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Money Greece plunges back into the budgetary crisis, 10 years after the rescue plan

02:20  02 may  2020
02:20  02 may  2020 Source:   rfi.fr

Catch me if you can: police in Easter scramble to keep Greeks indoors

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Health workers during a general strike in Athens in 2017. Annual state spending on mental health was halved in 2012, and it has been trimmed further each year since then.Credit Aris Messinis/Agence France-Presse — Getty Images.

Our correspondents Bryan Carter and Fay Doulgeri have set off on the next leg of Euronews' Road Trip ahead of the EU election in May. They have arrived to Metsovo in Greece where they have been asking people if they feel any improvement in their lives since the crisis that hit nearly 10 years ago.…

A Athènes, en Grèce, le 28 avril 2020. © REUTERS / Goran Tomasevic / File Photo In Athens, Greece, April 28, 2020.

Ten years ago, today for the day May 2010, the Eurogroup finance ministers decide to launch the aid plan for Greece in the midst of an economic downturn. After three successive plans, and 289 billion euros in loans from the IMF and the European authorities, Greece is just beginning to catch its breath. A short respite. The still convalescent Greek economy will fall into recession, this time due to the coronavirus.

Barely out of ten years of austerity, the Greeks fear to see their country confined. To stem the epidemic of coronavirus the government imposed since March 23 a general confinement, which put an abrupt end to the tourist activity.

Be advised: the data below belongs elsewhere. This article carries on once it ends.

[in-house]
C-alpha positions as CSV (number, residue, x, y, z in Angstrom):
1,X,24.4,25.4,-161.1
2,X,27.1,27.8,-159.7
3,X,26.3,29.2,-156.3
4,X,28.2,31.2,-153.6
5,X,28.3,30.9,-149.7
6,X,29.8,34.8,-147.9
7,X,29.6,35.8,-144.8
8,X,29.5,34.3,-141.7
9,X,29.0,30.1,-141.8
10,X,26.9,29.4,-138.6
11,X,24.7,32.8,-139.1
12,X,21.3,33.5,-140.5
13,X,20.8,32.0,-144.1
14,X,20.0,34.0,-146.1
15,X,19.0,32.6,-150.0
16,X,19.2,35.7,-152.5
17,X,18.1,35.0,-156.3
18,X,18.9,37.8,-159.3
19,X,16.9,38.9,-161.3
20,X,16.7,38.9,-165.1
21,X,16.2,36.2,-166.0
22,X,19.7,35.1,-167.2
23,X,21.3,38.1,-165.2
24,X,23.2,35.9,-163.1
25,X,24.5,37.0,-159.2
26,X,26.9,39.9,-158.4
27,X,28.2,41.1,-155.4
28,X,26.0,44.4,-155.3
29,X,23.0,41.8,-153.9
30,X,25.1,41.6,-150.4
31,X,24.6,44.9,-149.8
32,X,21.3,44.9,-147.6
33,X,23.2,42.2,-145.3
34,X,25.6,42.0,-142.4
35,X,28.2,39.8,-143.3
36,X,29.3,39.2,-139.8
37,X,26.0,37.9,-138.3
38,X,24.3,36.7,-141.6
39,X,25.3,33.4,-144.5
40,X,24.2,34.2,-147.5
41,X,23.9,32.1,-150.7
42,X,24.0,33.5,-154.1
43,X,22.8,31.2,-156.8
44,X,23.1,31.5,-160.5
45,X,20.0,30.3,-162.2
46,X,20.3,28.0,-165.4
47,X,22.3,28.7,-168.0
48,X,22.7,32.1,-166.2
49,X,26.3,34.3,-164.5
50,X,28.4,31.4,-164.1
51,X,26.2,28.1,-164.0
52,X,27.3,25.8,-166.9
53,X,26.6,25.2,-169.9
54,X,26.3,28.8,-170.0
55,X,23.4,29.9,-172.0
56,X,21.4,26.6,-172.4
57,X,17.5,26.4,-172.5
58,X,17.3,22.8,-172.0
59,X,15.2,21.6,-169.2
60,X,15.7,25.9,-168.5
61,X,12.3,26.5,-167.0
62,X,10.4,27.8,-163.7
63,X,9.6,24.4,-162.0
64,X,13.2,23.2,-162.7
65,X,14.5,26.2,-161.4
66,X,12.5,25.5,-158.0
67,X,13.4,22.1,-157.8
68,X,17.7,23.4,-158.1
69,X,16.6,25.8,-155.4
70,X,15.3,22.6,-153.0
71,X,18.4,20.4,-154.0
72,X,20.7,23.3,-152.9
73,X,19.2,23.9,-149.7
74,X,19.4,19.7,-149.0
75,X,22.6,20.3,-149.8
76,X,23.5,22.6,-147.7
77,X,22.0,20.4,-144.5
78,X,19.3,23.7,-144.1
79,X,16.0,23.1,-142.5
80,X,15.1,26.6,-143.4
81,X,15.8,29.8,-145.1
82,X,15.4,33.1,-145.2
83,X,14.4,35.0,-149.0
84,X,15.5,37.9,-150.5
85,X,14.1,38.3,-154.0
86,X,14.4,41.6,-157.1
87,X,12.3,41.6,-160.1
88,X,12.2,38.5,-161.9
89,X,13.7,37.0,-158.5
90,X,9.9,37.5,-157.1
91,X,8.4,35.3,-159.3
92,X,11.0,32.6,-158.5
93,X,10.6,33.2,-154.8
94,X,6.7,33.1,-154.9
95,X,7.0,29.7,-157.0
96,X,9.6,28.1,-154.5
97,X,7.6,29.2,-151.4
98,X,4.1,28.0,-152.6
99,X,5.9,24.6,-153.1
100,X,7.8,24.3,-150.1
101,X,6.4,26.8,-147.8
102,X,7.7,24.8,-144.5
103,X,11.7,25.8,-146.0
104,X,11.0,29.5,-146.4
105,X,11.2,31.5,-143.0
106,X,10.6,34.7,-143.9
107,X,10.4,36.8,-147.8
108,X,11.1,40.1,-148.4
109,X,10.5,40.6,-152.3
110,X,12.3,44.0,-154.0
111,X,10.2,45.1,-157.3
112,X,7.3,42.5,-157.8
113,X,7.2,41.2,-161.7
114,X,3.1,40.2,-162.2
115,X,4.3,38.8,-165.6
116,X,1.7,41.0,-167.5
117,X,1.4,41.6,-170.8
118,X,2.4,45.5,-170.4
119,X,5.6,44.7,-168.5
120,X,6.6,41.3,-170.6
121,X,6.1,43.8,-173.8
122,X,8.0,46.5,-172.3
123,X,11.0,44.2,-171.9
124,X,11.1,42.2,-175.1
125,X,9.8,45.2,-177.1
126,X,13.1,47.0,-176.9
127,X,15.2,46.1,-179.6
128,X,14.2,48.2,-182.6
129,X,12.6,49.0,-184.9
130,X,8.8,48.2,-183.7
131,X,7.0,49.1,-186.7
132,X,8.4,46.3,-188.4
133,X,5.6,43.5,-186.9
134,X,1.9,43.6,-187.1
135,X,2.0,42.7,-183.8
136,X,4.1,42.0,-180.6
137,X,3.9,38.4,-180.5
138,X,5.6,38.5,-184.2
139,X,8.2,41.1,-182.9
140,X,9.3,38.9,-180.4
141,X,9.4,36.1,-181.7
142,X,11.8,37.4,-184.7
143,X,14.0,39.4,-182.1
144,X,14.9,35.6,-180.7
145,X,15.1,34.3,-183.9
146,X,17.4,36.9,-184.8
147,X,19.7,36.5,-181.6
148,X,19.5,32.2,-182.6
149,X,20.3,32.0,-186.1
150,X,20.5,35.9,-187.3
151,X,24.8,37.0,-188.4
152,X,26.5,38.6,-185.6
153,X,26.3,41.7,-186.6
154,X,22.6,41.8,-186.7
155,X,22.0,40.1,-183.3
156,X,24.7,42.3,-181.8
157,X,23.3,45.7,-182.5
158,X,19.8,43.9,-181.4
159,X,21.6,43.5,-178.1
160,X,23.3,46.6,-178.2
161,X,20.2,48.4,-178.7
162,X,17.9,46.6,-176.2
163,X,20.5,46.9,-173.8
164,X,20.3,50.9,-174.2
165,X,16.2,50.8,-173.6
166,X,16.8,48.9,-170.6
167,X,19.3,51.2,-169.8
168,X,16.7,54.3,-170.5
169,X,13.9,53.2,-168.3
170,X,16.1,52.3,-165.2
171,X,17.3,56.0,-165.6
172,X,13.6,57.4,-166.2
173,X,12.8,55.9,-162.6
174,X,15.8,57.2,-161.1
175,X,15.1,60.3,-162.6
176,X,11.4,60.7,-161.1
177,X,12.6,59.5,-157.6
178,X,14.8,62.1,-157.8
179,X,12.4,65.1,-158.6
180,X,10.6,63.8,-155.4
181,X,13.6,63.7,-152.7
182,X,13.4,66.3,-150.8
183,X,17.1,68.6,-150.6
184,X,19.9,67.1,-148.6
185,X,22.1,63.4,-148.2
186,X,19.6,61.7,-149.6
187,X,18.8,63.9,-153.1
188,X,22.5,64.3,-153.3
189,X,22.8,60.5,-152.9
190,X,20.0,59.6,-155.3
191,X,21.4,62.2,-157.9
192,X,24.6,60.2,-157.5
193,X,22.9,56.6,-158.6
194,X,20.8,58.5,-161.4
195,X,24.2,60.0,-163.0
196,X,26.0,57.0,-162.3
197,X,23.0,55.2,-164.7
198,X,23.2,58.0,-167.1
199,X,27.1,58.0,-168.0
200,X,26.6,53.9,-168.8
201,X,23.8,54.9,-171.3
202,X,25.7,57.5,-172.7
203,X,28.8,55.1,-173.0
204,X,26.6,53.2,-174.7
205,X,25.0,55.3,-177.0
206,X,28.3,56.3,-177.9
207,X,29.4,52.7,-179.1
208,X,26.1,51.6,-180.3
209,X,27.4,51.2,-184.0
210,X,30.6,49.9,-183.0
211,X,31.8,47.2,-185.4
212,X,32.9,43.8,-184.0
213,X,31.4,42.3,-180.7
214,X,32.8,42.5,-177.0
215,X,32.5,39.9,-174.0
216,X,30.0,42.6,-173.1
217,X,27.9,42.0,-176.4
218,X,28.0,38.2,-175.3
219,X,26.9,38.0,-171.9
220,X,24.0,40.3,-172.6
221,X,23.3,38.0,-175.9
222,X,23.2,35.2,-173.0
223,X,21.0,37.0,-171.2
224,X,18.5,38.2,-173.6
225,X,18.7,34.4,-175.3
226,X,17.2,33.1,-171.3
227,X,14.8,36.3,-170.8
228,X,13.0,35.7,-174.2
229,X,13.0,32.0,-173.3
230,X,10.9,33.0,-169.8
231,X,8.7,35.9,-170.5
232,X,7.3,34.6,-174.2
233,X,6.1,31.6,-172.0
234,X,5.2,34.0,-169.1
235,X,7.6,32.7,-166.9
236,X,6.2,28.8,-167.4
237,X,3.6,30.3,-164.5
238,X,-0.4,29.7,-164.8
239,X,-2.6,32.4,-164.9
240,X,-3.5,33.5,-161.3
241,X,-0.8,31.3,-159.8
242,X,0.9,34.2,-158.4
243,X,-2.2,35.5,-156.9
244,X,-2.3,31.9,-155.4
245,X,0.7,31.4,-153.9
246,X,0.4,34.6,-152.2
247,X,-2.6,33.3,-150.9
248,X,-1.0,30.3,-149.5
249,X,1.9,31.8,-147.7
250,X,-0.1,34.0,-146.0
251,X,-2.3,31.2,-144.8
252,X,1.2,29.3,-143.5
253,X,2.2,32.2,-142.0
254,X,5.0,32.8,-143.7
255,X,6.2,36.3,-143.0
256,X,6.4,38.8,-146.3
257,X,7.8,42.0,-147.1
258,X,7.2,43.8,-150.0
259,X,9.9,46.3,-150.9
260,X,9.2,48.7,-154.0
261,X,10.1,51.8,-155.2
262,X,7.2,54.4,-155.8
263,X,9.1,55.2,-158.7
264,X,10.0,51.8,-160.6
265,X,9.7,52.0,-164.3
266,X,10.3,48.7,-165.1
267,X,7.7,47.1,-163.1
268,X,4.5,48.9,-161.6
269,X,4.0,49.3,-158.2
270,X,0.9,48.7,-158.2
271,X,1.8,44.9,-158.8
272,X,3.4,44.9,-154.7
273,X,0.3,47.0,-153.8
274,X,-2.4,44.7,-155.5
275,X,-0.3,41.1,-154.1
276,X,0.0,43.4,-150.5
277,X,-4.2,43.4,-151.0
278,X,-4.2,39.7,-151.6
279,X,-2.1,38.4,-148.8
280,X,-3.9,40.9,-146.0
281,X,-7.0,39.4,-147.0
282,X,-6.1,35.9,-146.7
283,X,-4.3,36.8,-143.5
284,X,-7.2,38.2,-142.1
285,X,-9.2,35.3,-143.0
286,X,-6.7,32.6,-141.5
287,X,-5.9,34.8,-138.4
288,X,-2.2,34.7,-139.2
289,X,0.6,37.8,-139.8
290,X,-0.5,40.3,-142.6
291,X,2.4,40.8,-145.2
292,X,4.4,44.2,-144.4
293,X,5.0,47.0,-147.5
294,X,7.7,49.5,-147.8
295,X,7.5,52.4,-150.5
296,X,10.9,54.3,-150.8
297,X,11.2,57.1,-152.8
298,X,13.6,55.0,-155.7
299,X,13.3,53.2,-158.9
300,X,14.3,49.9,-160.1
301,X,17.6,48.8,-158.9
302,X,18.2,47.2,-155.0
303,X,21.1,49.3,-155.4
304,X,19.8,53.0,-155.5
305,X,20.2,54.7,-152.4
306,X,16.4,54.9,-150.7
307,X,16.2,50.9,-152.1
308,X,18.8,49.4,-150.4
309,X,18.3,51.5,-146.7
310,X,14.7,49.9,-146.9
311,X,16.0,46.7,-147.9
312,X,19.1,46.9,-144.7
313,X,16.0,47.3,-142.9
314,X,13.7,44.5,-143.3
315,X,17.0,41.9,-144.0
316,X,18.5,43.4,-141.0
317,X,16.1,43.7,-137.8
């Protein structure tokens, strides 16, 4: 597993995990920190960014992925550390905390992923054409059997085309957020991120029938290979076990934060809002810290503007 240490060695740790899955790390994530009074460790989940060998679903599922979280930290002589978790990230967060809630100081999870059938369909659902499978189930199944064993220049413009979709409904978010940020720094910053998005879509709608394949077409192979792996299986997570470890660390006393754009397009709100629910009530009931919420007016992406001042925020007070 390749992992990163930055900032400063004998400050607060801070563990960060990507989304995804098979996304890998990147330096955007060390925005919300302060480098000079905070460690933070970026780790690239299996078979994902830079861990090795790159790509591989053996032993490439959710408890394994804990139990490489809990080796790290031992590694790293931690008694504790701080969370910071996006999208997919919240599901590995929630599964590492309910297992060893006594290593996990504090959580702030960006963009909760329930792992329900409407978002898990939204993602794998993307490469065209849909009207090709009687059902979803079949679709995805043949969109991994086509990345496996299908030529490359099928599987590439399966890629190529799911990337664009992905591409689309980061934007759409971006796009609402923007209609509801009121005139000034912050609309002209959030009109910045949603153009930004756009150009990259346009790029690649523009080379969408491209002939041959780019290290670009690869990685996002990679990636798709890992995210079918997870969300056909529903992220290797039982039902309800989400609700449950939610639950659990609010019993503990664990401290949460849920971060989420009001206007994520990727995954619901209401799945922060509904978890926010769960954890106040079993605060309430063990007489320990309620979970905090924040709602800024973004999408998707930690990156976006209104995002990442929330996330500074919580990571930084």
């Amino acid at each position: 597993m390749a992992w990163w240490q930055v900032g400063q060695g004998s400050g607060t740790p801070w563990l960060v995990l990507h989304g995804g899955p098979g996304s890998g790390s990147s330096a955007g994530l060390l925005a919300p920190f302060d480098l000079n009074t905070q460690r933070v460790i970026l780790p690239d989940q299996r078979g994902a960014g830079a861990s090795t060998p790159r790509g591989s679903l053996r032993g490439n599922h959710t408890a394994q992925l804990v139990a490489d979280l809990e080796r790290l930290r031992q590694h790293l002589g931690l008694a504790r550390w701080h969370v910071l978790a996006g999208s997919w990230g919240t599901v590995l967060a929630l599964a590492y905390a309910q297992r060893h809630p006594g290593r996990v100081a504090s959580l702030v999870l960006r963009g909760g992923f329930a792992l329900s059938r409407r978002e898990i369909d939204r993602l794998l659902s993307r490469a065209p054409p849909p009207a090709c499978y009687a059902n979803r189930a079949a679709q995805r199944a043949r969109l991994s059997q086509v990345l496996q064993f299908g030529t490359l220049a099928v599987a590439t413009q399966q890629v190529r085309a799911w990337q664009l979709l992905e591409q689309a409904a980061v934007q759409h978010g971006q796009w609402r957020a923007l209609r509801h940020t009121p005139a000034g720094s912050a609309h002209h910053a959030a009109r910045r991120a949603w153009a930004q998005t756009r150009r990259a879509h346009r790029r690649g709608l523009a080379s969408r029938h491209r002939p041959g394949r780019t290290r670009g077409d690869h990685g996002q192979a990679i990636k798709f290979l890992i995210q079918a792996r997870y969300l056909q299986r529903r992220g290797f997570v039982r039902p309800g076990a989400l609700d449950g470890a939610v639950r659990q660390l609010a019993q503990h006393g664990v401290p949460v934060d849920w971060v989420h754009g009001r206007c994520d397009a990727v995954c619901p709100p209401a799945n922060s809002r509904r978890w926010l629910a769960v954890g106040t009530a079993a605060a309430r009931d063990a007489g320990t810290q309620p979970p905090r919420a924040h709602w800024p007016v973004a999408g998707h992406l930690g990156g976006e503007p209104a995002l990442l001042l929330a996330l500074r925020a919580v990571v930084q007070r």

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A decade after the financial crisis struck the globe, the US continues to accumulate growing mountains of debt while interest rates are being raised every

After days of intense speculation that Greece will fail to meet its budget cut targets, there are signs of a eurozone rescue plan emerging to write down Greek debt and On 6 October the Bank of England injects a further £75bn into the UK economy through quantitative easing, while the European Central

The travel industry contributes 30% to the wealth of the country's economy. In 2018, 32 million tourists visited Greece. However due to the pandemic, the country remains closed for tourism for the moment. The fall in the sector raises fears of a surge in unemployment which has gone from 28% in 2013 to 16% currently.

To finance the impact linked to the coronavirus, Greece raised 2 billion euros on April 15 and has just allocated 24 billion euros of national and European funds to support the economy due to the pandemic. Prime Minister Kyriakos Mitsotaki has warned that the country will experience a deep recession. A forecast confirmed by the International Monetary Fund which forecasts a contraction of 10% of Greece's GDP and an unemployment rate of 22.3% in 2020, before however recovering in 2020 accompanied by growth of around 5%.

'We need a rescue package': Premier League told to help lower league clubs out of £200m financial black hole as EFL chief Rick Parry calls parachute payments 'an evil that needs to be eradicated' .
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